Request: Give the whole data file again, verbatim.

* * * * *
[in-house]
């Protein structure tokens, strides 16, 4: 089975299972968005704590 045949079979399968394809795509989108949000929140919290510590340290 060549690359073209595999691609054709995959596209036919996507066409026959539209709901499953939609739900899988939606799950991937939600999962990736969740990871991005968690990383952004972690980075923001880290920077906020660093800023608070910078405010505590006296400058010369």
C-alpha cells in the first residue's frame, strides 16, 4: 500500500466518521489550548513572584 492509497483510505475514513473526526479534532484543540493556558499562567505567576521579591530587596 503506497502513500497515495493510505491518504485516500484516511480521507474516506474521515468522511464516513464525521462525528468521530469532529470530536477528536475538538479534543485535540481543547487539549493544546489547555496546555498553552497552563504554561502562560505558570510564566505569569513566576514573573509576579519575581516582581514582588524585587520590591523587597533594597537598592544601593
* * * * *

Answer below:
[in-house]
């Protein structure tokens, strides 16, 4: 089975299972968005704590 045949079979399968394809795509989108949000929140919290510590340290 060549690359073209595999691609054709995959596209036919996507066409026959539209709901499953939609739900899988939606799950991937939600999962990736969740990871991005968690990383952004972690980075923001880290920077906020660093800023608070910078405010505590006296400058010369």
C-alpha cells in the first residue's frame, strides 16, 4: 500500500466518521489550548513572584 492509497483510505475514513473526526479534532484543540493556558499562567505567576521579591530587596 503506497502513500497515495493510505491518504485516500484516511480521507474516506474521515468522511464516513464525521462525528468521530469532529470530536477528536475538538479534543485535540481543547487539549493544546489547555496546555498553552497552563504554561502562560505558570510564566505569569513566576514573573509576579519575581516582581514582588524585587520590591523587597533594597537598592544601593